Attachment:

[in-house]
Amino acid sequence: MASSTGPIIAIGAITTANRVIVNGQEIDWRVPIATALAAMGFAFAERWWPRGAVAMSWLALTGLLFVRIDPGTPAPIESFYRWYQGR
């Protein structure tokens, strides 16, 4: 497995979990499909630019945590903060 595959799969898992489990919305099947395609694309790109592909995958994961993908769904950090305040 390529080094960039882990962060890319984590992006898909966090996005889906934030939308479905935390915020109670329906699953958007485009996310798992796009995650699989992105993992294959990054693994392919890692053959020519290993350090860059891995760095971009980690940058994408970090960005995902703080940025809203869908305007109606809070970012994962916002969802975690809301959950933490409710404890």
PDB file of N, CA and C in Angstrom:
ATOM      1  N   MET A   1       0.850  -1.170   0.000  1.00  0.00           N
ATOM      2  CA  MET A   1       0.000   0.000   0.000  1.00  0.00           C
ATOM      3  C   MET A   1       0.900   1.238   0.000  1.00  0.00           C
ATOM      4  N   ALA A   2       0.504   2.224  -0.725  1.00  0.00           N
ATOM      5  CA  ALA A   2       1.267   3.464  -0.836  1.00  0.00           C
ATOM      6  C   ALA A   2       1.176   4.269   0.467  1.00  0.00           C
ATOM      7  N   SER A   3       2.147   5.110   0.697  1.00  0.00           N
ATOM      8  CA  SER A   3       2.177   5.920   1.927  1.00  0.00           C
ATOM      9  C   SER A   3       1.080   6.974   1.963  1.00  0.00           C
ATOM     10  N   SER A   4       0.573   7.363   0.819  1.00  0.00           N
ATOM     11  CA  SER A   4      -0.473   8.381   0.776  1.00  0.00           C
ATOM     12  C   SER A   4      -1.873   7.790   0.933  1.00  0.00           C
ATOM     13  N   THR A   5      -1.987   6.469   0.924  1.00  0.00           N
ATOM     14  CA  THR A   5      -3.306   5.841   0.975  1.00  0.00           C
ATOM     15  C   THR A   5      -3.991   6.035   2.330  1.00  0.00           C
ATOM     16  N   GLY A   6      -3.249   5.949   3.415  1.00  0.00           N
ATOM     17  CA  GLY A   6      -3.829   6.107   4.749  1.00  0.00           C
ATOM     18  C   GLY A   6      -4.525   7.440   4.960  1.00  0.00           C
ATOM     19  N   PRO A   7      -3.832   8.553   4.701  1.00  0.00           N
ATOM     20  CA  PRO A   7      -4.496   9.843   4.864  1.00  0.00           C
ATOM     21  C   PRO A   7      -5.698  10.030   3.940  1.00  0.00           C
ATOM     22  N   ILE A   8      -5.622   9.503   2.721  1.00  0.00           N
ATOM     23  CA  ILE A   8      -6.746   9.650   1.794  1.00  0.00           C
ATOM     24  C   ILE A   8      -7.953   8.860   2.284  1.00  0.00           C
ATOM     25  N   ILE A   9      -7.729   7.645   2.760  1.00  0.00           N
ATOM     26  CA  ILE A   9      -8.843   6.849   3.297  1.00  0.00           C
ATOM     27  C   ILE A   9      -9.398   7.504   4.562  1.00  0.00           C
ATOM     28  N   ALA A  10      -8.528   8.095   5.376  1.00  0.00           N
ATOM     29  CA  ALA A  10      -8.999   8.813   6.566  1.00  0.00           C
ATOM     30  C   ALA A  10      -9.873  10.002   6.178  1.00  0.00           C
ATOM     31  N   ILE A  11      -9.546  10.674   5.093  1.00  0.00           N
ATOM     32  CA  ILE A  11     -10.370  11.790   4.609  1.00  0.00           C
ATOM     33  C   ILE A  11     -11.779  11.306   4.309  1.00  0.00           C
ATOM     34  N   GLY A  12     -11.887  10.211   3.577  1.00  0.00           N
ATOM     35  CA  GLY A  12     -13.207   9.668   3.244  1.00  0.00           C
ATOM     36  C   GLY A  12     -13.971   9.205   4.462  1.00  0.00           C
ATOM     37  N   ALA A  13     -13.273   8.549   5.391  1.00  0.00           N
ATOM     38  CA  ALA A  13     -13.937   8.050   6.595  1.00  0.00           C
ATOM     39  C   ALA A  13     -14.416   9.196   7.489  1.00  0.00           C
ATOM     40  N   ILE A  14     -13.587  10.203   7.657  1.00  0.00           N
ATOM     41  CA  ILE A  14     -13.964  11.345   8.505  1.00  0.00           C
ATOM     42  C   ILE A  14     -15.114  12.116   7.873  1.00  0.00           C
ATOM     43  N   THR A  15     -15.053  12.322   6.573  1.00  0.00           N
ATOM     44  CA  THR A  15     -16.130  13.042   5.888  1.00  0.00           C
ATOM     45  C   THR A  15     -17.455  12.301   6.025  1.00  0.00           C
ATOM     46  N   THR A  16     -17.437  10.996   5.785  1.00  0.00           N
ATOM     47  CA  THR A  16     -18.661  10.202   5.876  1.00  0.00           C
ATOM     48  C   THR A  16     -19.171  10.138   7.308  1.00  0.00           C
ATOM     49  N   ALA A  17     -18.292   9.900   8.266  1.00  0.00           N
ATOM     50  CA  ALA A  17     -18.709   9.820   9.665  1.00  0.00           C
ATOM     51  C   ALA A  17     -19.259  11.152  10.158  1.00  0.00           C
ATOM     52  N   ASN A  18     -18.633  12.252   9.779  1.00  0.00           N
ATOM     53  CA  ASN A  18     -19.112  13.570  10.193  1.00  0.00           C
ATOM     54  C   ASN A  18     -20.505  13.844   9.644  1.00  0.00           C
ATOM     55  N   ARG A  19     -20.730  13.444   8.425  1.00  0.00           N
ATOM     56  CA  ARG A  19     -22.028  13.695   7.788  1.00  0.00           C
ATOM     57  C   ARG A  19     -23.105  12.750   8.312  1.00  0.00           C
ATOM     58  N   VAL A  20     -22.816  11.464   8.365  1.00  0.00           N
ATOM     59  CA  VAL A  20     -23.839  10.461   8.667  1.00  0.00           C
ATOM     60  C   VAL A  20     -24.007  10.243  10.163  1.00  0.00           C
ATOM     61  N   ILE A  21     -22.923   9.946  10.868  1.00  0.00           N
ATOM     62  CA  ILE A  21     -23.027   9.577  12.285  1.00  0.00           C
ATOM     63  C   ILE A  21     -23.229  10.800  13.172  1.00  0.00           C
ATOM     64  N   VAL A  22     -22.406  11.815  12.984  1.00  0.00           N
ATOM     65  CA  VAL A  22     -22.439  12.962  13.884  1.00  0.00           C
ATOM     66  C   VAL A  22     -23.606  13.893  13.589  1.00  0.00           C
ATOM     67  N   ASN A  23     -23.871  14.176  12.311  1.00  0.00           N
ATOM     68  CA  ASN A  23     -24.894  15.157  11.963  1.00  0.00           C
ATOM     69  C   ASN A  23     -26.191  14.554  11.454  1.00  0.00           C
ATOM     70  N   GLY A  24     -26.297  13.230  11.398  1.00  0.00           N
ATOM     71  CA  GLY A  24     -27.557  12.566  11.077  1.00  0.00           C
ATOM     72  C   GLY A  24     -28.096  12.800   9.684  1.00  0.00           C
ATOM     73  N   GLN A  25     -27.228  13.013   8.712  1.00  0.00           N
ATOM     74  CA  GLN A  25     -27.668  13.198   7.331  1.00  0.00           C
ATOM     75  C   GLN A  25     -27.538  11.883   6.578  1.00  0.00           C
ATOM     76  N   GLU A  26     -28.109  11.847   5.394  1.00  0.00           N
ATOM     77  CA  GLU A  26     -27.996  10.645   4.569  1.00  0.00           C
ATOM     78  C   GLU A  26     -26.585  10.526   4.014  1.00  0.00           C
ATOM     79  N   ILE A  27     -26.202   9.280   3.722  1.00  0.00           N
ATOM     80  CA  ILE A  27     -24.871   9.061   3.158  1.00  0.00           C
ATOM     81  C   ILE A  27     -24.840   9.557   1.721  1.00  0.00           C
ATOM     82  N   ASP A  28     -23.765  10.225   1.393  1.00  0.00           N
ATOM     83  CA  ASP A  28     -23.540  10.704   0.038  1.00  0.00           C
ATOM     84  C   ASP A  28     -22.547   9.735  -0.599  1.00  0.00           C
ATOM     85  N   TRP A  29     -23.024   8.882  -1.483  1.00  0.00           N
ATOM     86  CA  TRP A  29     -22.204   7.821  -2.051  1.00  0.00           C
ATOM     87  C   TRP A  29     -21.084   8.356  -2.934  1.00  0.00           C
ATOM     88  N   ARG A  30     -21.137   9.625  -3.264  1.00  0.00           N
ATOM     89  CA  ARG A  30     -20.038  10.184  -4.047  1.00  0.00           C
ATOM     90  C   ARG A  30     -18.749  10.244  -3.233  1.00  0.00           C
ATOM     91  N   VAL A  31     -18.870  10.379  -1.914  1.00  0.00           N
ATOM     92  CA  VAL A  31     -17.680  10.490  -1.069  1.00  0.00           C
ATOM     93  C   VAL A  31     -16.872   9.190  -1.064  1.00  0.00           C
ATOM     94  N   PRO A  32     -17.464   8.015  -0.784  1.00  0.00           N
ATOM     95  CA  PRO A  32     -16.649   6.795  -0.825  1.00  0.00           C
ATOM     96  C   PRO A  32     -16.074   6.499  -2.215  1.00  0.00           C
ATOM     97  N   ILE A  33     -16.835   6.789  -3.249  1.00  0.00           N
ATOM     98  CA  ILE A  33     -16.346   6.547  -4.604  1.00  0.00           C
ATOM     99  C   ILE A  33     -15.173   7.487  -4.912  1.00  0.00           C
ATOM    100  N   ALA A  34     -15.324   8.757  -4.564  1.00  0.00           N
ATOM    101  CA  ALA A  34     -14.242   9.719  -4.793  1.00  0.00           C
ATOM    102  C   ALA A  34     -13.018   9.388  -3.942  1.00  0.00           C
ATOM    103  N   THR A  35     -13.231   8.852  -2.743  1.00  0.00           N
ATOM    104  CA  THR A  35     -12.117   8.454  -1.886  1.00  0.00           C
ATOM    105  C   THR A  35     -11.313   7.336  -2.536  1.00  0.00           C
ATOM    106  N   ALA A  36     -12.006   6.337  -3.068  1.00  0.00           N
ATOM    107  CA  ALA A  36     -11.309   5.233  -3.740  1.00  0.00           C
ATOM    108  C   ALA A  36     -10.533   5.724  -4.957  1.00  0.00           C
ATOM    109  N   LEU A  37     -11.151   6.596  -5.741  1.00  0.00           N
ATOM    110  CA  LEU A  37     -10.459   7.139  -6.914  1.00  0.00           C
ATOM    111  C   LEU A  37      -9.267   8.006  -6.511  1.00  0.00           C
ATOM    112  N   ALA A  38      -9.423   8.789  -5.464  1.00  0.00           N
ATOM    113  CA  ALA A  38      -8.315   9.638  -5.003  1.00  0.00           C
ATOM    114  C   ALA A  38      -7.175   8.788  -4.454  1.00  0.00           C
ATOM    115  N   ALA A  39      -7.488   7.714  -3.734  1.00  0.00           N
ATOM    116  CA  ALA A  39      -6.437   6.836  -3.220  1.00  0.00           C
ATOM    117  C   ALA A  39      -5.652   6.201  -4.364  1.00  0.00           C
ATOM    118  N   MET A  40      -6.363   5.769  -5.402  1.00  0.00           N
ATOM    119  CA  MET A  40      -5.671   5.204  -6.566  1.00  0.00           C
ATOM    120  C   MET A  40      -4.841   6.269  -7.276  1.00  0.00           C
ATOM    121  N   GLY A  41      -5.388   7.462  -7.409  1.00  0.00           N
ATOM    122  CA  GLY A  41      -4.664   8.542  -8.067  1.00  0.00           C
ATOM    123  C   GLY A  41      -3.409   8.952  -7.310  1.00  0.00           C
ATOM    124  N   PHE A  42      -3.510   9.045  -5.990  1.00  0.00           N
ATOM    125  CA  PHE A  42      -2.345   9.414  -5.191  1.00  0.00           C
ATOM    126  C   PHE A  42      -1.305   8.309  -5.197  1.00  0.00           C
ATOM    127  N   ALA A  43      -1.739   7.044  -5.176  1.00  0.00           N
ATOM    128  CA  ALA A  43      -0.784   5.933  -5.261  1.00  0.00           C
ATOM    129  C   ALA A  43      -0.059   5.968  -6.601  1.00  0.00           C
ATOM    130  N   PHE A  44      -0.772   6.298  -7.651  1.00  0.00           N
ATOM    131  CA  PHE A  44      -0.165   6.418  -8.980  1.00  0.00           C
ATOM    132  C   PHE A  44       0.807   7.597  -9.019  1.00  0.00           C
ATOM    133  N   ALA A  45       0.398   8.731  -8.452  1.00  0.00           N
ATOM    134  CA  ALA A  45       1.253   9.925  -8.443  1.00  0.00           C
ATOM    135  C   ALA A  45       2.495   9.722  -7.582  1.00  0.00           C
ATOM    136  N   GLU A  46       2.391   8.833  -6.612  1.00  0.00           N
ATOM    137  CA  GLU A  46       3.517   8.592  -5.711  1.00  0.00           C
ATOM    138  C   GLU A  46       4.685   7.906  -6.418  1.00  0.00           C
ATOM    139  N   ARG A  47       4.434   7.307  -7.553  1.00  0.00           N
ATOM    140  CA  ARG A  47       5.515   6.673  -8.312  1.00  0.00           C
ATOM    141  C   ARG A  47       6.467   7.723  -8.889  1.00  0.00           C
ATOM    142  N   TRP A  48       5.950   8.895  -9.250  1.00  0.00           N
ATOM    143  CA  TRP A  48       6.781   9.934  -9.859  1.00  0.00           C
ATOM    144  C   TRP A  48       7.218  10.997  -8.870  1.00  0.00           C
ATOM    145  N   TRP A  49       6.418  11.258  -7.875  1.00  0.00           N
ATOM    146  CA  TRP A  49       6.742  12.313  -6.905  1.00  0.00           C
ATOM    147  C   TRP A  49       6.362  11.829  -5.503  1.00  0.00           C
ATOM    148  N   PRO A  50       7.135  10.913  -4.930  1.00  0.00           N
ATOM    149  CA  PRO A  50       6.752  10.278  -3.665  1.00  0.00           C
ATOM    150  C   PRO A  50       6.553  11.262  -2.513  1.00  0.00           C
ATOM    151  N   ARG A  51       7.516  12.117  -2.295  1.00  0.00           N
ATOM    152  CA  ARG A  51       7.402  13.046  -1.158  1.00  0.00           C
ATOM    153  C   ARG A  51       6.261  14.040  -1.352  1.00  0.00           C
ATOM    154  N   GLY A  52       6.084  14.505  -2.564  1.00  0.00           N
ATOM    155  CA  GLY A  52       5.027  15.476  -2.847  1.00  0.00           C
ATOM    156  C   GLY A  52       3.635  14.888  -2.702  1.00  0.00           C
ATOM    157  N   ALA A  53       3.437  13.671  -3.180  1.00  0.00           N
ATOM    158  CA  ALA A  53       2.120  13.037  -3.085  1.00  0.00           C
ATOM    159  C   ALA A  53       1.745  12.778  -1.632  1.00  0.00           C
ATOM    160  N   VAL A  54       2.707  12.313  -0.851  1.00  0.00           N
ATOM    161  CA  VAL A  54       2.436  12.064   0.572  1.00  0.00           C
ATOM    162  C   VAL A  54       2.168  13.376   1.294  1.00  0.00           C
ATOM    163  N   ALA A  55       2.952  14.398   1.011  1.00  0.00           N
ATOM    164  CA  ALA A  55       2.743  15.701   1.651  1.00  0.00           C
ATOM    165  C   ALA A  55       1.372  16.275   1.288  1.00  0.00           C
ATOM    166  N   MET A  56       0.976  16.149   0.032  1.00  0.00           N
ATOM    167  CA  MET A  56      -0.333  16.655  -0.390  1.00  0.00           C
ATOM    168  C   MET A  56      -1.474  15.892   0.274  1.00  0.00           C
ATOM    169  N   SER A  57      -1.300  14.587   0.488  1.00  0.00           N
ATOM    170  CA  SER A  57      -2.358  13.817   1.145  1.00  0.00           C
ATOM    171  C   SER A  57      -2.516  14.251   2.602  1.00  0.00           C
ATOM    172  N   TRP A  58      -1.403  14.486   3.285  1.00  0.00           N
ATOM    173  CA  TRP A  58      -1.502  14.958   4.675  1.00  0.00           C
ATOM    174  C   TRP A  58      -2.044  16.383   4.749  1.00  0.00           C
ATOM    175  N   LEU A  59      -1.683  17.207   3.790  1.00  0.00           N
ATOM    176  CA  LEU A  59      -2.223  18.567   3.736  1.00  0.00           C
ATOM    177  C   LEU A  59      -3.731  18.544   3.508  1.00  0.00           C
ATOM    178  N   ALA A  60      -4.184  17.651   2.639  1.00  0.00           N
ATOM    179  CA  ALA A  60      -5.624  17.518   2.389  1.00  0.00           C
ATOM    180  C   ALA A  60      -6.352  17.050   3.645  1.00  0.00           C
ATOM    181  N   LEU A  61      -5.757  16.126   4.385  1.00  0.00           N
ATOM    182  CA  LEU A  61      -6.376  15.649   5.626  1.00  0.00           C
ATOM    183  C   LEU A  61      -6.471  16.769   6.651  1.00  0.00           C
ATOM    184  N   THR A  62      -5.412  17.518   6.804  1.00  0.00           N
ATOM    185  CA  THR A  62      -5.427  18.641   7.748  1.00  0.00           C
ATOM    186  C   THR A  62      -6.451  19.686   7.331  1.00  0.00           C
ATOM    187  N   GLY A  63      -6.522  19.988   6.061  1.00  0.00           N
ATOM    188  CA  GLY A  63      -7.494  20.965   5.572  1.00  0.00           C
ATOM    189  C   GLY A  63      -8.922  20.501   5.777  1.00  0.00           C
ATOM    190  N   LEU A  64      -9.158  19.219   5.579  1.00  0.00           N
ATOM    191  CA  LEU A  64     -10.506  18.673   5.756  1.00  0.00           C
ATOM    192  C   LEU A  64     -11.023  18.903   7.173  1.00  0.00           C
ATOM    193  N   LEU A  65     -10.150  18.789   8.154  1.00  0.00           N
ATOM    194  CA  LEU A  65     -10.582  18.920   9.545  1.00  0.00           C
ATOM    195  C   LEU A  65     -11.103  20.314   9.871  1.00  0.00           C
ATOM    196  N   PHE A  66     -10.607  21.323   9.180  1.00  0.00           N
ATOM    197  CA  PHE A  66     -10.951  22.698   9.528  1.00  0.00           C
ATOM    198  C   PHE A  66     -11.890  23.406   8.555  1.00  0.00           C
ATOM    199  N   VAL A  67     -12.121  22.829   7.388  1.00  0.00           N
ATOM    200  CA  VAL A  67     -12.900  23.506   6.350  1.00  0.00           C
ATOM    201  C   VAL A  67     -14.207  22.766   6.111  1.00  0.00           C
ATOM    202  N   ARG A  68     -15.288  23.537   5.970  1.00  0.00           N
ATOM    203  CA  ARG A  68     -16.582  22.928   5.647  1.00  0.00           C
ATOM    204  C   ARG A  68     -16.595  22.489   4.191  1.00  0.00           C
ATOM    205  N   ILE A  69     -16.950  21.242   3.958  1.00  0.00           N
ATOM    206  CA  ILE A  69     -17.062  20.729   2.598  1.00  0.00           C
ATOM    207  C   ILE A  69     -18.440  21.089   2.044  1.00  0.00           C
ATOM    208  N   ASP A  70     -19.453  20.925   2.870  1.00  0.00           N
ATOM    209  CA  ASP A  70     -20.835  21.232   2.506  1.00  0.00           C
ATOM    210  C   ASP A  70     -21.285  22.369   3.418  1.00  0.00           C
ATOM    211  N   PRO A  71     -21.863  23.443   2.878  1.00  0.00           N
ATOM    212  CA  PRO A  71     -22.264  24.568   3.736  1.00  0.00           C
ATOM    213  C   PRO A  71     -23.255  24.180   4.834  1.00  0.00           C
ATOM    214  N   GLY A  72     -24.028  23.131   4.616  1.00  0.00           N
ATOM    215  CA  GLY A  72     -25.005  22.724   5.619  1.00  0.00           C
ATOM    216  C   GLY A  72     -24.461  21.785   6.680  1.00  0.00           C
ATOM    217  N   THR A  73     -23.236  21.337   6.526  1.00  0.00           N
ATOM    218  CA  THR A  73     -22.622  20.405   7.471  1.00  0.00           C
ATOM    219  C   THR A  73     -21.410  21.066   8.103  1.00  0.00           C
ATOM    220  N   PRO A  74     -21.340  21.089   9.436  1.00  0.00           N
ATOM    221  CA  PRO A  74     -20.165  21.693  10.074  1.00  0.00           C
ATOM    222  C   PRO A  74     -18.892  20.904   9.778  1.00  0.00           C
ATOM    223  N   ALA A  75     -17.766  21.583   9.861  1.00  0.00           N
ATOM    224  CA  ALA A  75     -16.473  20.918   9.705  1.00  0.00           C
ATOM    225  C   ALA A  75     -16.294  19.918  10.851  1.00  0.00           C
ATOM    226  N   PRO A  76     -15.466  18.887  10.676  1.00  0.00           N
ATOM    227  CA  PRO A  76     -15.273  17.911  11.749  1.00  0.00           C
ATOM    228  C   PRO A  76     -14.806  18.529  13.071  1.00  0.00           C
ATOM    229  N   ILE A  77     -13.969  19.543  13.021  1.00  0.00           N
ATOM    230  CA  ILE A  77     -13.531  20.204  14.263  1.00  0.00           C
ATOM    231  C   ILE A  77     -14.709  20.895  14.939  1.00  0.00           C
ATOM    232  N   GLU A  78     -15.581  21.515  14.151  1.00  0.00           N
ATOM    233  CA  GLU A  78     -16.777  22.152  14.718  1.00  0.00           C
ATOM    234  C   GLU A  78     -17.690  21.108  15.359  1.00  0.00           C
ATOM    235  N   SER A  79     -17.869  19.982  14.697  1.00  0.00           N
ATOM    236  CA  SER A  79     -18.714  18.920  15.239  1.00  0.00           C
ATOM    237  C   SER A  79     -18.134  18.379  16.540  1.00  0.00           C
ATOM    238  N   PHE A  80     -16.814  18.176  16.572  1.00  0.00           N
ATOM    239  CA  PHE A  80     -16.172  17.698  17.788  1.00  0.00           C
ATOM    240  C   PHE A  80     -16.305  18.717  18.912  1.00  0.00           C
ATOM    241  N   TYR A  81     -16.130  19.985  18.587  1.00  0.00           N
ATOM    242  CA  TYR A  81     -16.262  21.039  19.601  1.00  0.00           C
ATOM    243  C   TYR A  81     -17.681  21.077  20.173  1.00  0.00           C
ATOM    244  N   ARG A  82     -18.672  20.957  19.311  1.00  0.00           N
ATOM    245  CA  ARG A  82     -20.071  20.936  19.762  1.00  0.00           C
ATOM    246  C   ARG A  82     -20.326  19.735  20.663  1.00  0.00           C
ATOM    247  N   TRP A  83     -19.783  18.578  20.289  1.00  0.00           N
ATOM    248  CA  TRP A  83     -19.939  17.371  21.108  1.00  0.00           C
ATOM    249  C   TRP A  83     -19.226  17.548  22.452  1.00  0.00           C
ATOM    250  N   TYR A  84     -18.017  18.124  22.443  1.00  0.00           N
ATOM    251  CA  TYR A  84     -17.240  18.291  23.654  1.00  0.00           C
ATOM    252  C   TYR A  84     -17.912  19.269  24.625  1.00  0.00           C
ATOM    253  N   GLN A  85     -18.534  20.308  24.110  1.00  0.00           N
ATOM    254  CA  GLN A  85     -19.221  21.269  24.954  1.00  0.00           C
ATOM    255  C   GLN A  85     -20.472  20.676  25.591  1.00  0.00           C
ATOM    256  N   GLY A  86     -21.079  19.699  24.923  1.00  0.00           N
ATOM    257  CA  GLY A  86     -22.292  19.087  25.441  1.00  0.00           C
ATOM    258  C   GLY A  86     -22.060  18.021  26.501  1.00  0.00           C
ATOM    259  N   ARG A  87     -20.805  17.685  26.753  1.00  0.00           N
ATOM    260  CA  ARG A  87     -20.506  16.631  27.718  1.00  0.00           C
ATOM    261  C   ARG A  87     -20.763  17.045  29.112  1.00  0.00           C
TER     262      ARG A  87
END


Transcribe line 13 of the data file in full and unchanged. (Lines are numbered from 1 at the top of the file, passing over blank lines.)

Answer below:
ATOM      9  C   SER A   3       1.080   6.974   1.963  1.00  0.00           C